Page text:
There’s not much you can say to that. It’s completely implausible and not supported by a shred of evidence… but there’s nothing you can point to which actively refutes it. The best you can do is note that there’s no reason to suppose it’s true, it goes against every aspect of our understanding of how the world works, and it clearly seems to be something that’s just been made up to make some sort of point.

For the hat thing, though? There are pictures of me wearing a hat. It’s been disproved. Myth: BUSTED.

So, having seen the proof, are you now comfortable declaring it an outright falsehood that I’ve never worn a hat? You don’t have to just be agnostic any more; there’s evidence. Can that claim be rebutted, in a way which the forty-five-minute-old-Universe claim can’t?

I think you’re quite entitled to tell me: “Don’t be silly. You have worn a hat.” You’d be quite rational to base that on that picture of me wearing a hat. But can’t you be just as definite about my other claim, even without an equivalent picture which disproves it?

If you think that making an active negative claim is only acceptable where a palpable disproof exists, then this implies that “I’ve never worn a hat” is a less likely proposition than really really really really young Earth creationism. And that just seems wrong.

For one thing, the evidence you’re basing your truth-claim on might not be that conclusive. Maybe all the pictures that exist of me in hats are photoshopped. Maybe it’s not actually me in that one I linked to above, but just a top-of-the-head lookalike. Maybe there’s a grand conspiracy around it, covering up the truth of my hatless past. Can you prove there isn’t?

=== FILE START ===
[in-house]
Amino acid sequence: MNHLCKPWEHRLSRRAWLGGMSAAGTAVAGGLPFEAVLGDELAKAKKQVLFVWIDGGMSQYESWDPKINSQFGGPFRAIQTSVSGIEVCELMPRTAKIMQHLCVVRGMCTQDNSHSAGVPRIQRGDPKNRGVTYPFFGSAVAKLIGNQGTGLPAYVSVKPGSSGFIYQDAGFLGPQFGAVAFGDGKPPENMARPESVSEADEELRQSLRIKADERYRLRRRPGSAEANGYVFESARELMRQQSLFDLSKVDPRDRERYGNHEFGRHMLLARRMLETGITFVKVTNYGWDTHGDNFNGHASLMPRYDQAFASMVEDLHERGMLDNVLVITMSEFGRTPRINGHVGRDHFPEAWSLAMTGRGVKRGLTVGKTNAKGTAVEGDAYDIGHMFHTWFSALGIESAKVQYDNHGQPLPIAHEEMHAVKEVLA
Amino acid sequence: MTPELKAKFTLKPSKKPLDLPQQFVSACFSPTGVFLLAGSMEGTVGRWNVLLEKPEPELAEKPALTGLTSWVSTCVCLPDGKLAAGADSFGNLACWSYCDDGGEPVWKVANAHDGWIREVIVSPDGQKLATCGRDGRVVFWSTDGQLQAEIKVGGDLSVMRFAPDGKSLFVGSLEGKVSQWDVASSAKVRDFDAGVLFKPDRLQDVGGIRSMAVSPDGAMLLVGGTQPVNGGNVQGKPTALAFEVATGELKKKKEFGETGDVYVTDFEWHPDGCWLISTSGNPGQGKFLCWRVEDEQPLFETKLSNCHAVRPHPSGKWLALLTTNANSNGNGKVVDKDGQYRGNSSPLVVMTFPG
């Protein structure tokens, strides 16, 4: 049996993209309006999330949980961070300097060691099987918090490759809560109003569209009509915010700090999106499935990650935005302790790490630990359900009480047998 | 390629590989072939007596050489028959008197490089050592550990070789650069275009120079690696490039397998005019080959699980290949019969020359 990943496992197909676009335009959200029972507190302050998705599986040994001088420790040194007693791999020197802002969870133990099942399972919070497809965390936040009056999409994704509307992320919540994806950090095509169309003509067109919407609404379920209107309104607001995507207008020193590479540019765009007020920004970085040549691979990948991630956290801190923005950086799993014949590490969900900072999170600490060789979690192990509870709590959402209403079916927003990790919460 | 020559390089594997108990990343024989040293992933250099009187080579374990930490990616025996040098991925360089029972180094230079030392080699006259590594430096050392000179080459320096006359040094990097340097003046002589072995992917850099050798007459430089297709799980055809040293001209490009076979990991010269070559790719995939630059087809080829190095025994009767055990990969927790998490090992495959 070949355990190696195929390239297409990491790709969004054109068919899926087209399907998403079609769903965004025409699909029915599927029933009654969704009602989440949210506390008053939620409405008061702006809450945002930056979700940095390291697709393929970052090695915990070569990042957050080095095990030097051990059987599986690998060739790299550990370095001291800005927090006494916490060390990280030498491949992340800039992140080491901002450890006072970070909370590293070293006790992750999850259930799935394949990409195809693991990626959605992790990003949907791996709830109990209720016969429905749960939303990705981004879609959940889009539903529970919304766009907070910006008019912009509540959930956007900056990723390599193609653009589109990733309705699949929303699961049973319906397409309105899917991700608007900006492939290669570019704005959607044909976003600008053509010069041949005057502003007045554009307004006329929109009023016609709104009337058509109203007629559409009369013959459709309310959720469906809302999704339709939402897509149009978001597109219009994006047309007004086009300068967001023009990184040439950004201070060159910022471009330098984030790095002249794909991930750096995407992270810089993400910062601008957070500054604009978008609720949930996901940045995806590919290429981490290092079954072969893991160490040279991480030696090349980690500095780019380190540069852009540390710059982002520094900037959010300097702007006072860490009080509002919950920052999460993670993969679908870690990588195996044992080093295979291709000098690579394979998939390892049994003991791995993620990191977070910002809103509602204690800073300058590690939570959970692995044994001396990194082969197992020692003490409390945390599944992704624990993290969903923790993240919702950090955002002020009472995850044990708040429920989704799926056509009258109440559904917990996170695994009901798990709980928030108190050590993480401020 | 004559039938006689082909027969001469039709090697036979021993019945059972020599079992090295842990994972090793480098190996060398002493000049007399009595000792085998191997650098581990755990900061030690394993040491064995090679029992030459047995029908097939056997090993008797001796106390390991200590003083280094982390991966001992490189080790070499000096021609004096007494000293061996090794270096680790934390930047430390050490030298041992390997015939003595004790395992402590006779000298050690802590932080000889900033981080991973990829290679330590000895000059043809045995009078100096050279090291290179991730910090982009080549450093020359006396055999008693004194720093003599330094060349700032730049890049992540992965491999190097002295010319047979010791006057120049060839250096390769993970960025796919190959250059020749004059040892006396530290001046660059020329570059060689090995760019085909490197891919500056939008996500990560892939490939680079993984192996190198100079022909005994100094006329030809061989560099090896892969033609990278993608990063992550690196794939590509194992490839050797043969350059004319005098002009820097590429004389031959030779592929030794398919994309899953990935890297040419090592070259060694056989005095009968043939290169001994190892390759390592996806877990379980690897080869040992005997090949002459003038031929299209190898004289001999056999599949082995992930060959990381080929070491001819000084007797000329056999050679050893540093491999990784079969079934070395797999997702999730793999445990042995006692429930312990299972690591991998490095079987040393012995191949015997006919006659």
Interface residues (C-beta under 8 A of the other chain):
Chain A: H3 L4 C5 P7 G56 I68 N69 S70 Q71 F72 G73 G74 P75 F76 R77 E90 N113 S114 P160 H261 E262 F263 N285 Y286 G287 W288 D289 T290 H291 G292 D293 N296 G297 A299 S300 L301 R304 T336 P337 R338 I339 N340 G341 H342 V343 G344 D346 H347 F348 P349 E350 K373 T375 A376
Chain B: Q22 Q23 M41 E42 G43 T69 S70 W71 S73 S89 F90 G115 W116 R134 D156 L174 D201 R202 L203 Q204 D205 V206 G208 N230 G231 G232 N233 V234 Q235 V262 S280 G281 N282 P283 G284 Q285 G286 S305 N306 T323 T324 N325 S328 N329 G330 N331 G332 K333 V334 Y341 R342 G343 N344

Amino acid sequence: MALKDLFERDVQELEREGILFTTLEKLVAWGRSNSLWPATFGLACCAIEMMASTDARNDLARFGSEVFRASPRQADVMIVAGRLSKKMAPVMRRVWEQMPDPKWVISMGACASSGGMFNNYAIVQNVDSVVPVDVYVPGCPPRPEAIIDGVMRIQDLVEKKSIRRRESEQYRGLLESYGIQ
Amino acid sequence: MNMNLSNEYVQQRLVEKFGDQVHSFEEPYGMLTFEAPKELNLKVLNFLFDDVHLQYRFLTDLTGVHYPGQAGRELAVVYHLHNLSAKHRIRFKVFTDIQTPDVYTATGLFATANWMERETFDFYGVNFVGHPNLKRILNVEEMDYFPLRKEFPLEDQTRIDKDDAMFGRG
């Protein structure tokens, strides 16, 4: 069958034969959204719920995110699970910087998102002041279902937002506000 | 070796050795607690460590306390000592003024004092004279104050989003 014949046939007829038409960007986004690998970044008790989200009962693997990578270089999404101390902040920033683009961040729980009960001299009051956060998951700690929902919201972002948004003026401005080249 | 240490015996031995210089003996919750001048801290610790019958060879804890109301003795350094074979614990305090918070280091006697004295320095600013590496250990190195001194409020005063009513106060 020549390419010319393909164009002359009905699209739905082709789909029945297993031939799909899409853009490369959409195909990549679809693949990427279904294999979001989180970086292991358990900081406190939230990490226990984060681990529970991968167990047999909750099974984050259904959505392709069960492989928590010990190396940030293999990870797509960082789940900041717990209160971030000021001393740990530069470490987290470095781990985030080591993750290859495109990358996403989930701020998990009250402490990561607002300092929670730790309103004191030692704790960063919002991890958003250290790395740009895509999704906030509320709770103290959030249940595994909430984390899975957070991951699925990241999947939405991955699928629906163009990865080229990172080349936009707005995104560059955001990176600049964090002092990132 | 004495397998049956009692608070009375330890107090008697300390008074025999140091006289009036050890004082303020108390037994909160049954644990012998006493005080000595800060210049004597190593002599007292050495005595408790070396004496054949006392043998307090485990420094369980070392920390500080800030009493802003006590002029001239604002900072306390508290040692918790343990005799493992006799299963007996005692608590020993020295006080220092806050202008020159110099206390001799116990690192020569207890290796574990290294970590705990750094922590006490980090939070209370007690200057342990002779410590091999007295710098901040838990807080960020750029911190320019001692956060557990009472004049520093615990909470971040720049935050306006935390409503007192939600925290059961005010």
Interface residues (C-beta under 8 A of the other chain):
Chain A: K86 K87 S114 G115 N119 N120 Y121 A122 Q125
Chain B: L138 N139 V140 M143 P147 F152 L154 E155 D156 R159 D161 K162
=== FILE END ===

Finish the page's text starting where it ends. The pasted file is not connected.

Of course you can’t. But despite this lack of disproof, you’re still entitled to actively deny such a situation, not just withhold acceptance. It doesn’t make you dogmatic to believe something sensible, even if you can’t produce knock-out evidence, if it’s a situation where you don’t need knock-out evidence for your claim to be almost certainly true.

It doesn’t mean you won’t be convinced by evidence. Everyone makes many statements of fact every day of their lives, without adding the words “provisionally, according to the best available evidence, but I’m prepared to change my mind if new data arises” to the end of every clause. It isn’t closed-minded to think that some things are true and others aren’t.

So go on, make a few bold claims, with certainty. Actively deny the truth of a claim you can’t disprove, but which has no supporting evidence of any note and which is vanishingly unlikely on its face.

Is there a conspiracy to make you believe I’ve ever worn a hat? No there is not.

Was the Universe only created 45 minutes ago, or less than 10,000 years ago, with every impression of being much older? No it was not.

Can Sylvia Browne communicated with deceased spirits? No she cannot.

Does homeopathy work? No it does not.

Is there a God? No there is not.

Reason is on your side.

This ended up being way longer than it needed to be. I guess that’s what re-writes are for, in principle. Oh well.

Read Full Post »

– What’s at the centre intersection of this Venn diagram of silliness? Catholic doctors curing gays with homeopathy. What exactly do they plan to dilute?

– Pretty much everyone except politicians seems to understand by now that the war on drugs is a disaster. Maybe we should just put TV writers in charge and things might start getting better.

– Winner of the Nobel Prize for awesome Paul Krugman has been schooling dishonest Republicans in healthcare lately, which has been quite fun to watch. One, two, three, four.

– BREAKING NEWS. These women have FEET.

Read Full Post »

I should warn you up front that if you don’t agree with everything I’m about to say then I’m going to call you a racist.

Why yes, it is quite unusual to have planned in advance to deflect any criticism against me by ignoring the facts and bringing up irrelevancies in the hope of turning the mood of the debate against you. But apparently that’s just how some people roll.